Anyway, the mountain was still there, somewhere. And when Césarine had enough money again, she put it all in there, in the little stone house that Honoré would never know.
There it is, her mountain, in the warm day of the early summer, in the bittersweet smell of cows and flowers together, in the little hard stones that Césarine feels under her bum. She gets up and walks up to the grassy ridge where the cabin district is settled. The huts are already rustling softly, there is smoke in the chimneys, old laundry in the sun, puppies are playing on the flat. And in her own bouillu, the little world settles in.
The four children are on the platform at the top of the ladder, she can hear them talking while they arrange the bedding.
“Tomorrow morning, I’m going to milk the cow,” says the little one.
“No way, it’s too early,” replies the youngest boy.
“No, it’s not too early.”
“Yes, you will never wake up.”
“Flavien said he would wake me up and we would milk the cow.”
“No, you won’t.”
“Yes, I will.”
“No.”
“Yes.”
A small head appears at the edge of the platform; a tired face and eyes eaten by excitement.
“Maman, isn’t it true that tomorrow I’m going to milk the cow?”
Césarine looks away.
“Hurry up, up there. We haven’t got all day.”
“Yes, Maman.”
She hears whispering.
“See, you won’t go.”
“No.”
“Yes.”
It’s the first summer. She acts like she knows everything but it’s the first summer. The first time with her animals, the first night in her cabin, the very first creams that she churns for herself. She learns to give orders rather than receive them, go get water, find me some wood, clean the cows.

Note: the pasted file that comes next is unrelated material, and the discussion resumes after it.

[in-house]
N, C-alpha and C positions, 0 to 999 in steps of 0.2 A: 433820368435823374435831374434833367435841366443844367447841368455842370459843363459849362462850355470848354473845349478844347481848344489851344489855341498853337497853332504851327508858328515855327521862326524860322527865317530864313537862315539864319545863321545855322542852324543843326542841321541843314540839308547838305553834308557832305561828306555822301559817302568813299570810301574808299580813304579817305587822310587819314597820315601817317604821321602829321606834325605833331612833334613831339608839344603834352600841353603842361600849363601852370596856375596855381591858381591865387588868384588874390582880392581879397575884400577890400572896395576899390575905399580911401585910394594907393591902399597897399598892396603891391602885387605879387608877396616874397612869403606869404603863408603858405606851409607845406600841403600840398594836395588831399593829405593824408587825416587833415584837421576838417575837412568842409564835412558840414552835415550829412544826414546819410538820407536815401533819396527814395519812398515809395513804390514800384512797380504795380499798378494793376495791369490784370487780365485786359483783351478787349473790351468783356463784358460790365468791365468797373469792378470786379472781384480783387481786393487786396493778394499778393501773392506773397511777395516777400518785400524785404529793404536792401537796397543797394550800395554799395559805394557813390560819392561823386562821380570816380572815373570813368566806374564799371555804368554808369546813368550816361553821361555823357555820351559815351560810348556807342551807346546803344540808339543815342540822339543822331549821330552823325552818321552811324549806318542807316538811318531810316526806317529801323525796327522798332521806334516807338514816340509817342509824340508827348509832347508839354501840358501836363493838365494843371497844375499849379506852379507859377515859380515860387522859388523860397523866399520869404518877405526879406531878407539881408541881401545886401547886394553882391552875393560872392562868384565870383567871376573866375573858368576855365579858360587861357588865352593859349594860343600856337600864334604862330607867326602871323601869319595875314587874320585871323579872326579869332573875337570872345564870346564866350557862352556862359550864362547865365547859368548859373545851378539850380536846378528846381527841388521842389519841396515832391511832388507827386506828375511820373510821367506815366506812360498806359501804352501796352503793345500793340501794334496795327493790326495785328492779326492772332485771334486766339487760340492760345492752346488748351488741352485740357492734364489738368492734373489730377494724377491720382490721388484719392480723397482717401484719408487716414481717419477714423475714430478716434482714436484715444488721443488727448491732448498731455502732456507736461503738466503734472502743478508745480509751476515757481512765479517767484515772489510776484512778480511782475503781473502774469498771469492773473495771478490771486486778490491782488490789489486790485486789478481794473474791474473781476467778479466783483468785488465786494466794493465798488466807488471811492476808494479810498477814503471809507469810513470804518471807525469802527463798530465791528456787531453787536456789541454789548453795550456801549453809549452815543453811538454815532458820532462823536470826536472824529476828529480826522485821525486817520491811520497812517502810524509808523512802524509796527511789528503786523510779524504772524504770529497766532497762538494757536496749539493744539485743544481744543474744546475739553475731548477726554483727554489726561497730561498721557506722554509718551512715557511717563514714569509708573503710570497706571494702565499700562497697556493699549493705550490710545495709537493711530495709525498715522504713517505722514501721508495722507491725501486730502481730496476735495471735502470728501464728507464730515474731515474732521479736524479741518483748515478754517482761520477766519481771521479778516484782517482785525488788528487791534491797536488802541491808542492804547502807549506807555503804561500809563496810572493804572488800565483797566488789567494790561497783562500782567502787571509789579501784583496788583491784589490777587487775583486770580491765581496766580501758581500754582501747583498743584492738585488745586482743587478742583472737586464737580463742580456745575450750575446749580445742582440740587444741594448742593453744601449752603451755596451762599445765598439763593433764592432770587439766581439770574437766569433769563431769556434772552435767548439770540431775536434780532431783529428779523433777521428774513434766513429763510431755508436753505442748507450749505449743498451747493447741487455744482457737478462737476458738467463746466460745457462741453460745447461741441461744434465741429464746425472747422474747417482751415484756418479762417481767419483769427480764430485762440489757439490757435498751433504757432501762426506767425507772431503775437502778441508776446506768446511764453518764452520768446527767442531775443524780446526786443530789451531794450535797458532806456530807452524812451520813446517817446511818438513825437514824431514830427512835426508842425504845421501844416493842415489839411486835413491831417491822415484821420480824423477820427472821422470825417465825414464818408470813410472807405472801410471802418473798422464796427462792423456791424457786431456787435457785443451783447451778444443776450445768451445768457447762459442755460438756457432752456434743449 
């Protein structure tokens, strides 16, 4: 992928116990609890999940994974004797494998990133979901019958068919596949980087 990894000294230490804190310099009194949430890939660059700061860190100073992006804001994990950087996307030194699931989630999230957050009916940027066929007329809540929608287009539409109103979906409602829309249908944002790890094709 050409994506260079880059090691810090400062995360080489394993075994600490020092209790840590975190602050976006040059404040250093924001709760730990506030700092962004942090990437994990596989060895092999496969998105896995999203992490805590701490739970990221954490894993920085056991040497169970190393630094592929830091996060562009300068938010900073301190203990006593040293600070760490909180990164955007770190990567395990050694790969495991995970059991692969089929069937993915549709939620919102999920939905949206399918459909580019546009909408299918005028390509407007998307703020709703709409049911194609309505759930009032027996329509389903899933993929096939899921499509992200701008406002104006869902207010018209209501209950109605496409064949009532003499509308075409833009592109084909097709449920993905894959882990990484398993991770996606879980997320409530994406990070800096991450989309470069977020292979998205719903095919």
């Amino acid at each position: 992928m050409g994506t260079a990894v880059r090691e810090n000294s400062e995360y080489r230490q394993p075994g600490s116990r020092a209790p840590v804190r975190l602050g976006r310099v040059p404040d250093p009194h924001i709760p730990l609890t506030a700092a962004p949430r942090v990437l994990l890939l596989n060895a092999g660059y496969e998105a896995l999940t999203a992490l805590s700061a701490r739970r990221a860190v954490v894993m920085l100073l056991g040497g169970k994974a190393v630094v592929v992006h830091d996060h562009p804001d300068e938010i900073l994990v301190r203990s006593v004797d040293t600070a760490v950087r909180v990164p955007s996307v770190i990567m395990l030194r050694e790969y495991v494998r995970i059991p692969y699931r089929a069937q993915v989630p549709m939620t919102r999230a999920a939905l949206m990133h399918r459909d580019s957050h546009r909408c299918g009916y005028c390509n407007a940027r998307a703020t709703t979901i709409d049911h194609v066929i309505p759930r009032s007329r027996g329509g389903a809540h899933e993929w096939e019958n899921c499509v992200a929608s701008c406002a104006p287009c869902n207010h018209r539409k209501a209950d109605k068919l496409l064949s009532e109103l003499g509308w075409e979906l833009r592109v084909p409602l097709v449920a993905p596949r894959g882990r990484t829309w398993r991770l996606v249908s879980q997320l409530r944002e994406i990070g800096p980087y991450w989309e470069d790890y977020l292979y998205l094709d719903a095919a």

She thinks of the harsh voice of the grandfather who nobody can disobey. She tells herself that she won’t raise her hand; that is for men who don’t know any other way. But the voice, the roughness, that she can.
It is the first summer and there are things that dance in the sun, others that tremble in the darkness of the small hours: red hands rubbing, rubbing, rubbing in the icy water of the basin, swollen udders that look painful, the small bubbles of the cream when it’s just gotten out, the violent stains of flowers on the grass, the metallic glow of the stream, fire licking the pot, an eagle up there that you must squint to see. The pain in the back, in the arms, in the legs, too. The eyes dry with sleep, something lodged in the chest that won’t go away. But all this light on the face, still, the grassy smell of cheese curdling, the warmth of polenta dissolving in cold milk. And the children playing, how could they ever be stopped? They run, they laugh, they wait to be scolded. The little one never went to milk the cow. She made flower wreaths and poppy dancers. The boys eat too much. François is getting tanner, stronger. Sometimes, in a flicker of light, he looks just like his father.

 

Translated from French by the author